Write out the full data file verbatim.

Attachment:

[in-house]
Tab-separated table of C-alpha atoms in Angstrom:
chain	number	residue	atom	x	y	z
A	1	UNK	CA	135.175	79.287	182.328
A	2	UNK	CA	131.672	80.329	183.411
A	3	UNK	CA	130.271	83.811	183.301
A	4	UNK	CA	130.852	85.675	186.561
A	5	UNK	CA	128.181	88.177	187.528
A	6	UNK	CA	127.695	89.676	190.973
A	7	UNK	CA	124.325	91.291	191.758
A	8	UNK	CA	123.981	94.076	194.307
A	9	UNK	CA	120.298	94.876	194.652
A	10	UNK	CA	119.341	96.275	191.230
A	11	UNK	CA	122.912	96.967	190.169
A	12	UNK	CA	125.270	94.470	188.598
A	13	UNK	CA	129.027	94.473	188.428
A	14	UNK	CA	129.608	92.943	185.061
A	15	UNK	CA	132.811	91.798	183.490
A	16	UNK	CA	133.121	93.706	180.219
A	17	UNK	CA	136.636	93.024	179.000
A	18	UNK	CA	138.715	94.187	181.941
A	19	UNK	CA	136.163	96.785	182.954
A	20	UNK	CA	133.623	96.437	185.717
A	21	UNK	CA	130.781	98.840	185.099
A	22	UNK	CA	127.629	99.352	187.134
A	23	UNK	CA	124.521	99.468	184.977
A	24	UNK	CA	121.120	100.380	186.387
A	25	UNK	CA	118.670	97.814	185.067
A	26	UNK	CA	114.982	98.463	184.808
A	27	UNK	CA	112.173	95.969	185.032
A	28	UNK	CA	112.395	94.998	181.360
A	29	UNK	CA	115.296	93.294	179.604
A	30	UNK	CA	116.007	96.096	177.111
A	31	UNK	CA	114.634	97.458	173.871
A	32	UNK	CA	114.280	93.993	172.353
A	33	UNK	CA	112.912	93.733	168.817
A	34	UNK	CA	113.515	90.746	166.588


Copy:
[in-house]
Tab-separated table of C-alpha atoms in Angstrom:
chain	number	residue	atom	x	y	z
A	1	UNK	CA	135.175	79.287	182.328
A	2	UNK	CA	131.672	80.329	183.411
A	3	UNK	CA	130.271	83.811	183.301
A	4	UNK	CA	130.852	85.675	186.561
A	5	UNK	CA	128.181	88.177	187.528
A	6	UNK	CA	127.695	89.676	190.973
A	7	UNK	CA	124.325	91.291	191.758
A	8	UNK	CA	123.981	94.076	194.307
A	9	UNK	CA	120.298	94.876	194.652
A	10	UNK	CA	119.341	96.275	191.230
A	11	UNK	CA	122.912	96.967	190.169
A	12	UNK	CA	125.270	94.470	188.598
A	13	UNK	CA	129.027	94.473	188.428
A	14	UNK	CA	129.608	92.943	185.061
A	15	UNK	CA	132.811	91.798	183.490
A	16	UNK	CA	133.121	93.706	180.219
A	17	UNK	CA	136.636	93.024	179.000
A	18	UNK	CA	138.715	94.187	181.941
A	19	UNK	CA	136.163	96.785	182.954
A	20	UNK	CA	133.623	96.437	185.717
A	21	UNK	CA	130.781	98.840	185.099
A	22	UNK	CA	127.629	99.352	187.134
A	23	UNK	CA	124.521	99.468	184.977
A	24	UNK	CA	121.120	100.380	186.387
A	25	UNK	CA	118.670	97.814	185.067
A	26	UNK	CA	114.982	98.463	184.808
A	27	UNK	CA	112.173	95.969	185.032
A	28	UNK	CA	112.395	94.998	181.360
A	29	UNK	CA	115.296	93.294	179.604
A	30	UNK	CA	116.007	96.096	177.111
A	31	UNK	CA	114.634	97.458	173.871
A	32	UNK	CA	114.280	93.993	172.353
A	33	UNK	CA	112.912	93.733	168.817
A	34	UNK	CA	113.515	90.746	166.588